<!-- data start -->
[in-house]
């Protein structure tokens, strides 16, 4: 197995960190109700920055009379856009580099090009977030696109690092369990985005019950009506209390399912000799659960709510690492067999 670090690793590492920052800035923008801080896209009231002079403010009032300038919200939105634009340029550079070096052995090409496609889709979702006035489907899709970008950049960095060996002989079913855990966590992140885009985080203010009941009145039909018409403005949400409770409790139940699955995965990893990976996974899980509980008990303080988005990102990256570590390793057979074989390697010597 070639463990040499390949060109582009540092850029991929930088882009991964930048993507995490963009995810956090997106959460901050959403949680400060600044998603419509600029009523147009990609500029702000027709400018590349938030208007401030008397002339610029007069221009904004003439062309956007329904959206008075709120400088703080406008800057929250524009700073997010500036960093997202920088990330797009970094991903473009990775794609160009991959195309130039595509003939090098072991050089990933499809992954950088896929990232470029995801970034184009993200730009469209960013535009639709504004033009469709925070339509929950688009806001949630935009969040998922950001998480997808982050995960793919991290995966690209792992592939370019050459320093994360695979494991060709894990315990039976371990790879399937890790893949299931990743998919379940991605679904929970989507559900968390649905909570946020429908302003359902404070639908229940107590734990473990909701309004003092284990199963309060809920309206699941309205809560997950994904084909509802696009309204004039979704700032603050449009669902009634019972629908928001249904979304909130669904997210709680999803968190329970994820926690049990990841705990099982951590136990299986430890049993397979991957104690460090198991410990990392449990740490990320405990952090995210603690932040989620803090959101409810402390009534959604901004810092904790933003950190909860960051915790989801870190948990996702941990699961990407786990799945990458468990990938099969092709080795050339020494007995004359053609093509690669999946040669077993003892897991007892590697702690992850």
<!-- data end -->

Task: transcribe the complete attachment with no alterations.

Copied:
[in-house]
């Protein structure tokens, strides 16, 4: 197995960190109700920055009379856009580099090009977030696109690092369990985005019950009506209390399912000799659960709510690492067999 670090690793590492920052800035923008801080896209009231002079403010009032300038919200939105634009340029550079070096052995090409496609889709979702006035489907899709970008950049960095060996002989079913855990966590992140885009985080203010009941009145039909018409403005949400409770409790139940699955995965990893990976996974899980509980008990303080988005990102990256570590390793057979074989390697010597 070639463990040499390949060109582009540092850029991929930088882009991964930048993507995490963009995810956090997106959460901050959403949680400060600044998603419509600029009523147009990609500029702000027709400018590349938030208007401030008397002339610029007069221009904004003439062309956007329904959206008075709120400088703080406008800057929250524009700073997010500036960093997202920088990330797009970094991903473009990775794609160009991959195309130039595509003939090098072991050089990933499809992954950088896929990232470029995801970034184009993200730009469209960013535009639709504004033009469709925070339509929950688009806001949630935009969040998922950001998480997808982050995960793919991290995966690209792992592939370019050459320093994360695979494991060709894990315990039976371990790879399937890790893949299931990743998919379940991605679904929970989507559900968390649905909570946020429908302003359902404070639908229940107590734990473990909701309004003092284990199963309060809920309206699941309205809560997950994904084909509802696009309204004039979704700032603050449009669902009634019972629908928001249904979304909130669904997210709680999803968190329970994820926690049990990841705990099982951590136990299986430890049993397979991957104690460090198991410990990392449990740490990320405990952090995210603690932040989620803090959101409810402390009534959604901004810092904790933003950190909860960051915790989801870190948990996702941990699961990407786990799945990458468990990938099969092709080795050339020494007995004359053609093509690669999946040669077993003892897991007892590697702690992850």